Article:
English News


Lahore petrol station set on fire as fuel price hike hits common people in Pakistan

Pakistan announces massive hike in fuel prices

A petrol station in Lahore has been set on fire as hike in fuel prices takes its toll on common people of Pakistan.

On Sunday, Pakistan raised fuel and gas prices amid the continuous fall of the country’s currency. The price hike will further push inflation and dent the pockets of millions of common people.

The move could lead to more protests by the common people across many cities. “The fear is that this could cause more chaos and social unrest, this will add to the problems for the country’s policymakers at this stage with general elections approaching,” a Pakistani citizen living outside the country told India Narrative on condition of anonymity.

The country’s Finance Minister Ishaq Dar, who had announced reduction in fuel prices just a few weeks earlier had to reverse his decision. On Sunday, in a televised address, Dar increased the prices of petrol and diesel by (Pakistani) Rs 35 respectively, as mandated by the International Monetary Fund (IMF).  In sync with the IMF requirements, Islamabad is also expected to pass a Rs 200 billion mini Budget in the next few weeks.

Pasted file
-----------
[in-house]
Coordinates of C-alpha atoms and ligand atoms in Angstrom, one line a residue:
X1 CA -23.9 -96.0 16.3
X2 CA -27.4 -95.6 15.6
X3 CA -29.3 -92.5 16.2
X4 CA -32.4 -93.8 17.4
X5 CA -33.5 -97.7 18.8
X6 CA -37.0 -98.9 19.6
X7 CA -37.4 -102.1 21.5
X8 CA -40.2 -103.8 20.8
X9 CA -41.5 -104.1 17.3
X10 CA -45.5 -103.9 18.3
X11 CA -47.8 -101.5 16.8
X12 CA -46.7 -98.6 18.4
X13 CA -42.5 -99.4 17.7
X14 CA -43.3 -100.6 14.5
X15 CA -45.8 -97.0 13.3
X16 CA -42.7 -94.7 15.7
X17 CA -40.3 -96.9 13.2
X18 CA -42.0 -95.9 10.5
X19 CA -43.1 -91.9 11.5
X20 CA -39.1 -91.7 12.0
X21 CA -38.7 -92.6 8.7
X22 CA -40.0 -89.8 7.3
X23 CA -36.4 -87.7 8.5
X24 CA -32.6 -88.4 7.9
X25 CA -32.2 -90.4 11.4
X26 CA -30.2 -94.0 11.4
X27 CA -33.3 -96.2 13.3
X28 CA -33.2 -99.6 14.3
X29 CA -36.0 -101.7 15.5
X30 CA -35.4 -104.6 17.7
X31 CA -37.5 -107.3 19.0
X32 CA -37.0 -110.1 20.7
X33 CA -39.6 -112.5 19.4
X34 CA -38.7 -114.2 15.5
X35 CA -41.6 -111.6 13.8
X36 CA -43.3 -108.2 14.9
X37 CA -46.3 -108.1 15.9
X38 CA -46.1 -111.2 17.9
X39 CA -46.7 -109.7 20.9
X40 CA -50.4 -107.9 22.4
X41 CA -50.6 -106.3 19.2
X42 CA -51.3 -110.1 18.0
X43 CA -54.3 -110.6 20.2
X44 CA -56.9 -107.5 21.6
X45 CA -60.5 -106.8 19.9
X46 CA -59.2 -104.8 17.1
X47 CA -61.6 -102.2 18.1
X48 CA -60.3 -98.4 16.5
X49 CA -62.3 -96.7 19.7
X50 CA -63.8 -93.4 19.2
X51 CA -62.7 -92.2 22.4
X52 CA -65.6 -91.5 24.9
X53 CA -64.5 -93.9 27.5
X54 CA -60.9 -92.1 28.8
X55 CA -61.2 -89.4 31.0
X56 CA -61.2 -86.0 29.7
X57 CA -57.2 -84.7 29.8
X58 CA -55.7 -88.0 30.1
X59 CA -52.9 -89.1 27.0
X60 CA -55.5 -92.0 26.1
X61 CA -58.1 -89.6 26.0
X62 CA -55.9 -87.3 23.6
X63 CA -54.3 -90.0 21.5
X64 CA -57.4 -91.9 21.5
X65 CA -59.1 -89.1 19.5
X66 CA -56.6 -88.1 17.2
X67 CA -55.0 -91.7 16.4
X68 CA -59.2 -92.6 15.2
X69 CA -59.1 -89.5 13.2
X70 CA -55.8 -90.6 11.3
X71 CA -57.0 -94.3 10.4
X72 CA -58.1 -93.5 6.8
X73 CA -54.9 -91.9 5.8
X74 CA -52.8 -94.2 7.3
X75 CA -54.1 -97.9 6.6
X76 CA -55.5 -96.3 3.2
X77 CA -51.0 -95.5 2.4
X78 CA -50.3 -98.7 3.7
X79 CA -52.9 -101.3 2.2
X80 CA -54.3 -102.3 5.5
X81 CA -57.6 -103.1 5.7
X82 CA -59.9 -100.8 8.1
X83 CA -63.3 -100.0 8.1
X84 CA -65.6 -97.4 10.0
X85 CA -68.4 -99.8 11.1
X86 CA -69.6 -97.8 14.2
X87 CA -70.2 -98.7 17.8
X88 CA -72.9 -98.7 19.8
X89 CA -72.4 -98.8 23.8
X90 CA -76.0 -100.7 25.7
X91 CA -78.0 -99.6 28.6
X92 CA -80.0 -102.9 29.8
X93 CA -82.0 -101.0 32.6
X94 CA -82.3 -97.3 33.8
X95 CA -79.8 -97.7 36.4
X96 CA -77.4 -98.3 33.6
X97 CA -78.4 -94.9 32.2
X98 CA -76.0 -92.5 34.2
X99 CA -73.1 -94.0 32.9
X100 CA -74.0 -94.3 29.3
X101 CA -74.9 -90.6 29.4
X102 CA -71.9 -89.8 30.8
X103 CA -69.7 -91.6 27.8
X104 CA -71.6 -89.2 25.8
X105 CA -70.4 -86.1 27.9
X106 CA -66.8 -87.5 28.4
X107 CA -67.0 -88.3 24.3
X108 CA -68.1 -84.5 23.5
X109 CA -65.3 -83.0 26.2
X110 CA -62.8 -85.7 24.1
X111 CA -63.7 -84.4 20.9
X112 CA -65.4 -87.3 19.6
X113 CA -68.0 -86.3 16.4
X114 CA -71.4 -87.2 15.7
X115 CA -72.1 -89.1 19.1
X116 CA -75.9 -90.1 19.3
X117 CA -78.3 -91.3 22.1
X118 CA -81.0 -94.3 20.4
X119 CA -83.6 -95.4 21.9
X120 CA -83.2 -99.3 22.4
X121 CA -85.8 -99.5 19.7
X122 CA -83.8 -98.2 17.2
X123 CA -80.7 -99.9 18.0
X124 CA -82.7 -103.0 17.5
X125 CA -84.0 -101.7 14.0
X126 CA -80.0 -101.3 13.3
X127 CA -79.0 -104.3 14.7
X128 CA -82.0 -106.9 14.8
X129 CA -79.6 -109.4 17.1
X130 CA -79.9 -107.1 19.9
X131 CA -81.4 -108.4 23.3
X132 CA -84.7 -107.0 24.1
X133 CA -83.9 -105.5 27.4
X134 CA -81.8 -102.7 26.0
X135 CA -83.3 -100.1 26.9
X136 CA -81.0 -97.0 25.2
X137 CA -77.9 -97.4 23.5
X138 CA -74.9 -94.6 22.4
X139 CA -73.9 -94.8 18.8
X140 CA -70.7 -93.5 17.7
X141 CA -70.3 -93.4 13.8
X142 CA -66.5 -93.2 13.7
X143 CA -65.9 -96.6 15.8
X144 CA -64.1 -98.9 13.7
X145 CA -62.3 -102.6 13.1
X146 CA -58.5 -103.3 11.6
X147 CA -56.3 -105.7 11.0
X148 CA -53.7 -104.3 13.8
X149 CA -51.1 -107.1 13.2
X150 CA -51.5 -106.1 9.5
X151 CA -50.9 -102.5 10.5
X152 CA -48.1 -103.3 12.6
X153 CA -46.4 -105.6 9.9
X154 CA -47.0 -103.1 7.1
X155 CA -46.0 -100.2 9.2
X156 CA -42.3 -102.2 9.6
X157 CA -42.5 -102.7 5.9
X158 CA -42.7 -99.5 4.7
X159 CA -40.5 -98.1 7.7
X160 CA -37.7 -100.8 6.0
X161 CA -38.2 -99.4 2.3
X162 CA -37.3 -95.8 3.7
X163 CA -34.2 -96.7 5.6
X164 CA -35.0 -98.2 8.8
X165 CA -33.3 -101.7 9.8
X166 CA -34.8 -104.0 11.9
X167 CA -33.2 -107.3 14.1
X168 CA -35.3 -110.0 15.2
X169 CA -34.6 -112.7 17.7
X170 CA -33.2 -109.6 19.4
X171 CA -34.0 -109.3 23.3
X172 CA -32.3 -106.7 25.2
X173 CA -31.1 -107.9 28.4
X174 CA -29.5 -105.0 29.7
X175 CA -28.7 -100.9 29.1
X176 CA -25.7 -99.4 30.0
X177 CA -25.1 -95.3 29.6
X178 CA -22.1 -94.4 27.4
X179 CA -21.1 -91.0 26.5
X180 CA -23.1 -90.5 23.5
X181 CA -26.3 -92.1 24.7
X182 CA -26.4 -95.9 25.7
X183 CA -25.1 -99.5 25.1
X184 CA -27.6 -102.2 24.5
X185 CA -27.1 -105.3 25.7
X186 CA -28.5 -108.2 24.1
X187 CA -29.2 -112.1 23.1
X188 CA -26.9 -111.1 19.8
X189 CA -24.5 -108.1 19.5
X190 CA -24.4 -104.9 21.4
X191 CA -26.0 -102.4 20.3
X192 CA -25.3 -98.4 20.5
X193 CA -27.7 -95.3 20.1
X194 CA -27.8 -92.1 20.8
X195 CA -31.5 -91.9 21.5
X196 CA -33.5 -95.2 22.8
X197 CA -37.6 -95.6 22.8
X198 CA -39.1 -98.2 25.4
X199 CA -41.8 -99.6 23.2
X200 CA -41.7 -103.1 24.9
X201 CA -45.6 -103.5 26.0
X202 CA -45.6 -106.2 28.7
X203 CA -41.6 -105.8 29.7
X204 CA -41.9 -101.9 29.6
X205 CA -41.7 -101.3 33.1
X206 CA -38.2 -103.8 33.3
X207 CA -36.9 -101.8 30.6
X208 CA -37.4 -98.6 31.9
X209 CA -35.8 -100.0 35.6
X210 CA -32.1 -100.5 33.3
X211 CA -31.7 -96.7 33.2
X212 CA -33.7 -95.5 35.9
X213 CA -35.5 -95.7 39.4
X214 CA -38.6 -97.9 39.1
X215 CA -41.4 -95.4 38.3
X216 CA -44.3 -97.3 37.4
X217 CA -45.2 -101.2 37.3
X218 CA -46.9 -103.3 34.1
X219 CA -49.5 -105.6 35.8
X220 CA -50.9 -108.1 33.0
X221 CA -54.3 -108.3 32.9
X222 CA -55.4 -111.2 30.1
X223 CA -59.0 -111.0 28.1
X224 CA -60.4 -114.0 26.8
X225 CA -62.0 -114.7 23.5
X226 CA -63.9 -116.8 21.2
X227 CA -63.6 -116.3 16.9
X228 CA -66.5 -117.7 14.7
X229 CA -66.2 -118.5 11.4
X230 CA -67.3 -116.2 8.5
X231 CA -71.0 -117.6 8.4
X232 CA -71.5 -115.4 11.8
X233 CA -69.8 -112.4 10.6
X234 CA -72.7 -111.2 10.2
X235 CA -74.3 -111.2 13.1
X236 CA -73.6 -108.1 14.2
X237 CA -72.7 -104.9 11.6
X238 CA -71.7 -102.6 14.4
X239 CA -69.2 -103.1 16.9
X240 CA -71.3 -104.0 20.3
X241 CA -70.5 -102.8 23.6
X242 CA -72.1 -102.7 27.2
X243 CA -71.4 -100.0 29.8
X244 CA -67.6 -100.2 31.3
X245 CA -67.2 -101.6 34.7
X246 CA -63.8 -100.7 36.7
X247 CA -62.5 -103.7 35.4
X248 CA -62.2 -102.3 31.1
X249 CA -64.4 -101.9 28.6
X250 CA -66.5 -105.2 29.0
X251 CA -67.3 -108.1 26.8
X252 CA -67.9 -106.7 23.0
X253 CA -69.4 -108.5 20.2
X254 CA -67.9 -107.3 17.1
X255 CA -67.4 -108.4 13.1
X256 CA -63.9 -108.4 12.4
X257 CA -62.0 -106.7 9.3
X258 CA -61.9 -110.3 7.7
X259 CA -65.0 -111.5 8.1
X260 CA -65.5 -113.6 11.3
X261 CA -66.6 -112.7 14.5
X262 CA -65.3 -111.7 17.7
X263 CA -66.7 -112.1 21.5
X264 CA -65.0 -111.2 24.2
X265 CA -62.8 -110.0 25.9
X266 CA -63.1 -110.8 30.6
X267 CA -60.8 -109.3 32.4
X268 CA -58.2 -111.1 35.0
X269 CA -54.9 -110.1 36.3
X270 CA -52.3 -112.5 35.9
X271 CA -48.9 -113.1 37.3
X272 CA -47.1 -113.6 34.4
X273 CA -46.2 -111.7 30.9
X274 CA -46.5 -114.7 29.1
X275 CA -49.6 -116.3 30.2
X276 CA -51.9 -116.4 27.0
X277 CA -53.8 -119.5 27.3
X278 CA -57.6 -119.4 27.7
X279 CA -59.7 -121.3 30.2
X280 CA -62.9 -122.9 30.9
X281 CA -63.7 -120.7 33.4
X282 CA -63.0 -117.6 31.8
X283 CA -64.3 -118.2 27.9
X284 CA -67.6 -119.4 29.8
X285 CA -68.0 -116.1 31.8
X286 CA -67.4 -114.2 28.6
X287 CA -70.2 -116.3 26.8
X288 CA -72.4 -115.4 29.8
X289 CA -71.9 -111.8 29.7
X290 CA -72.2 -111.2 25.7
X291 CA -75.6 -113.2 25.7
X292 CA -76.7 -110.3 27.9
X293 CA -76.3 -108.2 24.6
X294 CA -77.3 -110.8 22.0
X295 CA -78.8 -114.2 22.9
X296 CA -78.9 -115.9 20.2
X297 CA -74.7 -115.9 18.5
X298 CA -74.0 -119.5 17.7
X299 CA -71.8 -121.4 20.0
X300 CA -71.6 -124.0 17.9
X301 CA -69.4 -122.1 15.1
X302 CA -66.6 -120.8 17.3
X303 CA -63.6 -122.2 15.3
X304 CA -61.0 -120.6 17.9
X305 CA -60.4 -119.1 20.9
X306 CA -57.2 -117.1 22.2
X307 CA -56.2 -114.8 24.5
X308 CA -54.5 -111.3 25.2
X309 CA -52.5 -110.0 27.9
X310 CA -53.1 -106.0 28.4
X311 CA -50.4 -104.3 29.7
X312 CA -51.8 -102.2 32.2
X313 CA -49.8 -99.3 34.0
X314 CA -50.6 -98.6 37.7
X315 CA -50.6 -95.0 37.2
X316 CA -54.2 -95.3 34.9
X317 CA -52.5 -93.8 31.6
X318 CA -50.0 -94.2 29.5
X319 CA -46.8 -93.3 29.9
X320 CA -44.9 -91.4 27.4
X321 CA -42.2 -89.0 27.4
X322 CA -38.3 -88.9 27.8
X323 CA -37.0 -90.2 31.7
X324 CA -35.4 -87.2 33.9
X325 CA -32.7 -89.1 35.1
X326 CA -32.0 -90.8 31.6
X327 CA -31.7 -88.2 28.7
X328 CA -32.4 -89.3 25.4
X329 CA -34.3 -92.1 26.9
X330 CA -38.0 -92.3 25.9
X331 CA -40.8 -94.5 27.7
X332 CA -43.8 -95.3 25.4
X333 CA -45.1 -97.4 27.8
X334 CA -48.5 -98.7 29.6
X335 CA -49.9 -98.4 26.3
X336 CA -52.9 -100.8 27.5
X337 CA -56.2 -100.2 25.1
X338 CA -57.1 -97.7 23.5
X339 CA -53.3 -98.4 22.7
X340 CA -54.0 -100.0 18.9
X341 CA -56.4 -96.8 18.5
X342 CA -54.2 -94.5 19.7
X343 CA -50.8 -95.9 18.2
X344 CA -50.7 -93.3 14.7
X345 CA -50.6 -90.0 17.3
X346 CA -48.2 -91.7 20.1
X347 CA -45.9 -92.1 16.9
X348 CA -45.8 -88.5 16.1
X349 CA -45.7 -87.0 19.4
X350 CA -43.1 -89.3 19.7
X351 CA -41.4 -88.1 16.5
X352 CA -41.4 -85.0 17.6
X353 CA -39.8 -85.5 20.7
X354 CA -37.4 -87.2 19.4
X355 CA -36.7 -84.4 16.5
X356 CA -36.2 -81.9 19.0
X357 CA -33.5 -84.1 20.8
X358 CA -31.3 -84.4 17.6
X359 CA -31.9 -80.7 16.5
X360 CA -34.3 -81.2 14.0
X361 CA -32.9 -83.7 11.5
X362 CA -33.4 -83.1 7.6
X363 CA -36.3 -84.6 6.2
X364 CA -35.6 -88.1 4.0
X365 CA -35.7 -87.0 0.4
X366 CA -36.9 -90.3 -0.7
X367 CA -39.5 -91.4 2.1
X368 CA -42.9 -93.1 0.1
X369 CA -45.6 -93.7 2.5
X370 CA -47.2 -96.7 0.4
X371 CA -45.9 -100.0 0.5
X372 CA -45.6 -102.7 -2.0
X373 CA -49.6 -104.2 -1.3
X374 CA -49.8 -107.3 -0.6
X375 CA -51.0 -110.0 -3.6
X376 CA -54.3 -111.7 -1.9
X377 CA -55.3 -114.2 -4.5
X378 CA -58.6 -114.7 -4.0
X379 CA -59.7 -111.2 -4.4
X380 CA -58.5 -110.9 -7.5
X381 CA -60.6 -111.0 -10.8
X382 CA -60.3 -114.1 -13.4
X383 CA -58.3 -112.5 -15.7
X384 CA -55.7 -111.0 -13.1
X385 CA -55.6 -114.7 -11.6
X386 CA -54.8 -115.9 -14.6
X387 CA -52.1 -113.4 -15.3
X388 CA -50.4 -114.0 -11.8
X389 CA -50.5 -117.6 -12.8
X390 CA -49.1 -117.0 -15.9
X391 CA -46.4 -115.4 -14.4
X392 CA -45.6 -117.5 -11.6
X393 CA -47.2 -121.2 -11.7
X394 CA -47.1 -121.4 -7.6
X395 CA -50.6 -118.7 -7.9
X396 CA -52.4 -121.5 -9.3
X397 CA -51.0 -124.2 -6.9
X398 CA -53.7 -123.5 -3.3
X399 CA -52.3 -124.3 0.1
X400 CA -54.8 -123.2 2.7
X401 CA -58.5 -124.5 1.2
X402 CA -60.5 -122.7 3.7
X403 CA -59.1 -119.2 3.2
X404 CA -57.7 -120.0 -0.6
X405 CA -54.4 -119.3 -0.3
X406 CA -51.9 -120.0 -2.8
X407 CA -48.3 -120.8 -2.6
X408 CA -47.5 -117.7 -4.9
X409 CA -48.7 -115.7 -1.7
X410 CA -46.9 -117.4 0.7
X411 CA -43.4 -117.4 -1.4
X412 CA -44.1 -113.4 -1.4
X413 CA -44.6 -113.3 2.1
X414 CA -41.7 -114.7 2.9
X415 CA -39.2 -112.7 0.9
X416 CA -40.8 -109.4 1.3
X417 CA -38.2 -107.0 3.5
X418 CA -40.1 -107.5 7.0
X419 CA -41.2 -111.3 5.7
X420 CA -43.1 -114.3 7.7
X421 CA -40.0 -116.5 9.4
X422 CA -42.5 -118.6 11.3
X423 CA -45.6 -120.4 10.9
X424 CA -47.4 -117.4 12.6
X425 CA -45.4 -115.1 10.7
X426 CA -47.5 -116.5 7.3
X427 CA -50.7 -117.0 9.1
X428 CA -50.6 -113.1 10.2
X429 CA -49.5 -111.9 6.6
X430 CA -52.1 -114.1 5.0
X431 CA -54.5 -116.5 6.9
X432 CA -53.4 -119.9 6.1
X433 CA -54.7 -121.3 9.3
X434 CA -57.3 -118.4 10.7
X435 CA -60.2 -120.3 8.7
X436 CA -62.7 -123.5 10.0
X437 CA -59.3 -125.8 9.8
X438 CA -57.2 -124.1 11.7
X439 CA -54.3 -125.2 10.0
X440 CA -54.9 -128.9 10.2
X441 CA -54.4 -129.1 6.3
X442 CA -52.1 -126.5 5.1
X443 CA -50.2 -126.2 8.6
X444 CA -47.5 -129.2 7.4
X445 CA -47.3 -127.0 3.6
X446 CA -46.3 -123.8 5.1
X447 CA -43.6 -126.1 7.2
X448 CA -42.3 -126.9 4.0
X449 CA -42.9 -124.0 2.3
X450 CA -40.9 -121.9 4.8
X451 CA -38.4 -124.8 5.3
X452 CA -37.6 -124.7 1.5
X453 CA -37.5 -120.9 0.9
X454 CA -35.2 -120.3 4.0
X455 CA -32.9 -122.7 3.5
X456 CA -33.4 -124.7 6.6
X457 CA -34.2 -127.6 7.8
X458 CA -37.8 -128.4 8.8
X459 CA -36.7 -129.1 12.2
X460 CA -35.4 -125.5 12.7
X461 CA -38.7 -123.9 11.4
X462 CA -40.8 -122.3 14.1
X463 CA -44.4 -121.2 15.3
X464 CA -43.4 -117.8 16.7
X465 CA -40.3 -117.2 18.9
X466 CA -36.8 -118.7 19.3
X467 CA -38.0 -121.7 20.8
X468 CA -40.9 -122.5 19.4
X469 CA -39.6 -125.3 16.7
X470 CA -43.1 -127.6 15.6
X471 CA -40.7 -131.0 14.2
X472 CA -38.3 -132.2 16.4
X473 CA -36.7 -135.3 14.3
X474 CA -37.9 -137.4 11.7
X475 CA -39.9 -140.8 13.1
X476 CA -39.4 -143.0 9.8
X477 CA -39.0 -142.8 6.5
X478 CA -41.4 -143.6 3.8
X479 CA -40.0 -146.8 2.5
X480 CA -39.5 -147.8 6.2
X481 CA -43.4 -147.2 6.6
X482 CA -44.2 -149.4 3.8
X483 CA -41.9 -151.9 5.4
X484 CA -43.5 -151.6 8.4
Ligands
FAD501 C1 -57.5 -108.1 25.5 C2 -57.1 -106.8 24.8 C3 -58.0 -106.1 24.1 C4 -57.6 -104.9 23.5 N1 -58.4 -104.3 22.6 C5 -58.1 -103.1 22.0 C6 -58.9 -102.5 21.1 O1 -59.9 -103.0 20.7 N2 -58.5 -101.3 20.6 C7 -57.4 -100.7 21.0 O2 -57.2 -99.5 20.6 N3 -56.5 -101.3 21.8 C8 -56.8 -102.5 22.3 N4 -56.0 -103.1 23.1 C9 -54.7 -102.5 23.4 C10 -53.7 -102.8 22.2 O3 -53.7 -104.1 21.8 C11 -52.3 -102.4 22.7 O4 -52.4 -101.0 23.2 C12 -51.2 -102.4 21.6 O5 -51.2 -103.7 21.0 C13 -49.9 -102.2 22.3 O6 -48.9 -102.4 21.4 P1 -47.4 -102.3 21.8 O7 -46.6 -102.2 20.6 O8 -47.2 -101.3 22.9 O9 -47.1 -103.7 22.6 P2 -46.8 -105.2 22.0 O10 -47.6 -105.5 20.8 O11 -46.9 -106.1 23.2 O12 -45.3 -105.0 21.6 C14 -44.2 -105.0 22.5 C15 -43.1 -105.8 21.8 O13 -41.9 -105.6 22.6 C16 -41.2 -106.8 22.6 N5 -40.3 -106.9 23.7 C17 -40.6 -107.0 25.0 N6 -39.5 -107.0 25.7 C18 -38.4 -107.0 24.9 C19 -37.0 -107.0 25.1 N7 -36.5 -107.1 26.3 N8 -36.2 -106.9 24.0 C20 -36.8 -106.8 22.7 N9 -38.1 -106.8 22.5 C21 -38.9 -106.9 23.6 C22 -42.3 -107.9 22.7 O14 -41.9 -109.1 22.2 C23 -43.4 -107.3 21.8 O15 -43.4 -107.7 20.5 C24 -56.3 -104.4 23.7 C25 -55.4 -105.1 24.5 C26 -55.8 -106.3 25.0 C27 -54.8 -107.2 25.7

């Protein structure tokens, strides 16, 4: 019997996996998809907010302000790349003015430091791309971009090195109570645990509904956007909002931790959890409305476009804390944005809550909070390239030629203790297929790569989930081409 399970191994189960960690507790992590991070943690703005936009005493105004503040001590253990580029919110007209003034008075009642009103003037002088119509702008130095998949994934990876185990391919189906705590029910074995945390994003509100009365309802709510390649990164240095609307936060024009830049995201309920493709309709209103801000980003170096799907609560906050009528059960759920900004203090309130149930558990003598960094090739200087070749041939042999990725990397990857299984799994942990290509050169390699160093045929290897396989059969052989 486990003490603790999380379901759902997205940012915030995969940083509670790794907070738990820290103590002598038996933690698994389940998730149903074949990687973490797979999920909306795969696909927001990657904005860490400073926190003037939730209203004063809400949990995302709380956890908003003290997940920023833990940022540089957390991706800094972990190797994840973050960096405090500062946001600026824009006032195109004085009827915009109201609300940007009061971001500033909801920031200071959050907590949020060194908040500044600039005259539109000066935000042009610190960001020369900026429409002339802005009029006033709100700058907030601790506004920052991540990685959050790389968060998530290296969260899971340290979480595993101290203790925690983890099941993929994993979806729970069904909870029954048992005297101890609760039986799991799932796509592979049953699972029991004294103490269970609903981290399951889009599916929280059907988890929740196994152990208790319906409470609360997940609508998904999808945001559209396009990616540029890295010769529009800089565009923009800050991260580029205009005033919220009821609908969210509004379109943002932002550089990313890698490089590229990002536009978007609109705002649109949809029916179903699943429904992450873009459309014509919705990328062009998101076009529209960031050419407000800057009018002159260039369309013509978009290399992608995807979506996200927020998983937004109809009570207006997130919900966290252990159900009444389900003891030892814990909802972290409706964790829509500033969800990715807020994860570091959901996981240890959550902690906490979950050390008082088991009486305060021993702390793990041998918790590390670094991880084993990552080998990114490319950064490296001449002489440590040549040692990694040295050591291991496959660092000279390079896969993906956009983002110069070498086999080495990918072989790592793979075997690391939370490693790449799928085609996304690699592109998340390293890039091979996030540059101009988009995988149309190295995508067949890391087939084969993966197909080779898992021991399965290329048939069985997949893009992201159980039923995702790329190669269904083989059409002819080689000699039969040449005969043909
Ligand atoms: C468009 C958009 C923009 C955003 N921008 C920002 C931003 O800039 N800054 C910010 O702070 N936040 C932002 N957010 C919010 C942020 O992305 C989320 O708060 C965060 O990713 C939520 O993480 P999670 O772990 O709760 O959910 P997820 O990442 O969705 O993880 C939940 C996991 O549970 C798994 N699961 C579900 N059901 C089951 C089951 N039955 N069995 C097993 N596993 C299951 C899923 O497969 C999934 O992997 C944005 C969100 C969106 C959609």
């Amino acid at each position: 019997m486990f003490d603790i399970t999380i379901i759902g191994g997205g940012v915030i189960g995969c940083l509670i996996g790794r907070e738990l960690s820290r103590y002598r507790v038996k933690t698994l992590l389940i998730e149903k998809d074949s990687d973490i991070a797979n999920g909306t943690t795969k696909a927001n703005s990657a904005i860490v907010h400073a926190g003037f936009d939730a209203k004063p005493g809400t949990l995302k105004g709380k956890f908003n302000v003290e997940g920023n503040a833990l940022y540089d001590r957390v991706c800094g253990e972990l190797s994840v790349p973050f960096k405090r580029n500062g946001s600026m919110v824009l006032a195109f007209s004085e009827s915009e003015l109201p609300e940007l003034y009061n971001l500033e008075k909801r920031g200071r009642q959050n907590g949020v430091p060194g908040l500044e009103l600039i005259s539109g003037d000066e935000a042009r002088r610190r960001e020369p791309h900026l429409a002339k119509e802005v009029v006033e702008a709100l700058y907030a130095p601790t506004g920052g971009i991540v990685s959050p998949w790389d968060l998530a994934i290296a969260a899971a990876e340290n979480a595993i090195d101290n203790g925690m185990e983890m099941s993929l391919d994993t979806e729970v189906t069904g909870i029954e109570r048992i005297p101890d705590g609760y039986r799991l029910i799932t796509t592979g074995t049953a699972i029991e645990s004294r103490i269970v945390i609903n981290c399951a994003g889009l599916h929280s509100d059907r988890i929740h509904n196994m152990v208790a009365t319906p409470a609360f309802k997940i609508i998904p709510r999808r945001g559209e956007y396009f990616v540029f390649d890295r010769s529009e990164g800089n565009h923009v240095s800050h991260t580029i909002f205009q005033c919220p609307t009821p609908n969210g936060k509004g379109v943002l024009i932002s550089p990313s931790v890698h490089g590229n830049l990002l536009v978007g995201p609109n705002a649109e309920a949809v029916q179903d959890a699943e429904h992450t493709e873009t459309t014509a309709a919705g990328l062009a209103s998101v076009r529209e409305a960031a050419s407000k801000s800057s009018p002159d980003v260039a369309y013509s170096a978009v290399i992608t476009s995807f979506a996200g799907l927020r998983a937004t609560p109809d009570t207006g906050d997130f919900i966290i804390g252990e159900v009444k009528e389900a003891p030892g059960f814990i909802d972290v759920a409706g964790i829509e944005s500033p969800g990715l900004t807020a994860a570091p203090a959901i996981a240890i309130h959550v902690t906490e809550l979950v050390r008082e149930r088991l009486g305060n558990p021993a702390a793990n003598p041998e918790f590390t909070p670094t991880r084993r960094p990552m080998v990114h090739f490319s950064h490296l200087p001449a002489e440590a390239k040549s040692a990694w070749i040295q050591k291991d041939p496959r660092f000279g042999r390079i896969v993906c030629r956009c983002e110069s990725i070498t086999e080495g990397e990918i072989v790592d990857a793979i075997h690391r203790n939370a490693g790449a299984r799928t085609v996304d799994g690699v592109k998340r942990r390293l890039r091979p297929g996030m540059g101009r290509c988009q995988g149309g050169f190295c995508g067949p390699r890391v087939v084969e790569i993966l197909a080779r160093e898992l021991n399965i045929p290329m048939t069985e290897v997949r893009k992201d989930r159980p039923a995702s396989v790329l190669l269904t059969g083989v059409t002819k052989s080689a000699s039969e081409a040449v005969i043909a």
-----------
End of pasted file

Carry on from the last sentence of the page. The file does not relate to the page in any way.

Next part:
After the government stopped supporting the currency, it fell to a record low of (Pakistani) Rs 270 to a US dollar. In just a span of three days, the currency has fallen by more than Rs 39 against the dollar. Driven by the crises, Pakistan’s economy is projected to turn negative declining by 1 per cent in the current financial year against a 6 per cent growth in the previous fiscal year.

Food prices in the South Asian nation are already skyrocketing. Onion prices in Pakistan hover between (Pakistani) Rs 250 and Rs 350 depending on the province. Imports of the key kitchen items have shrunk. Onion supplies from Afghanistan and Iran have thinned. A kilo of chicken is now being sold at retail markets at an average price of more than Rs360. The price of a dozen eggs was just shy of Rs 300.

Drinking tea continues to be an expensive habit. A one kg packet of Lipton Yellow Label tea costs about Rs 1,600.

In June last year Pakistan asked its citizens to drink less tea. The question many are now asking is whether the IMF loan can actually save the country.

Also read: Pakistan’s economic meltdown triggers infighting; blame game among political class intensifies

Pakistan’s forex reserves dip to an alarming $3.67 billion, not enough to cover imports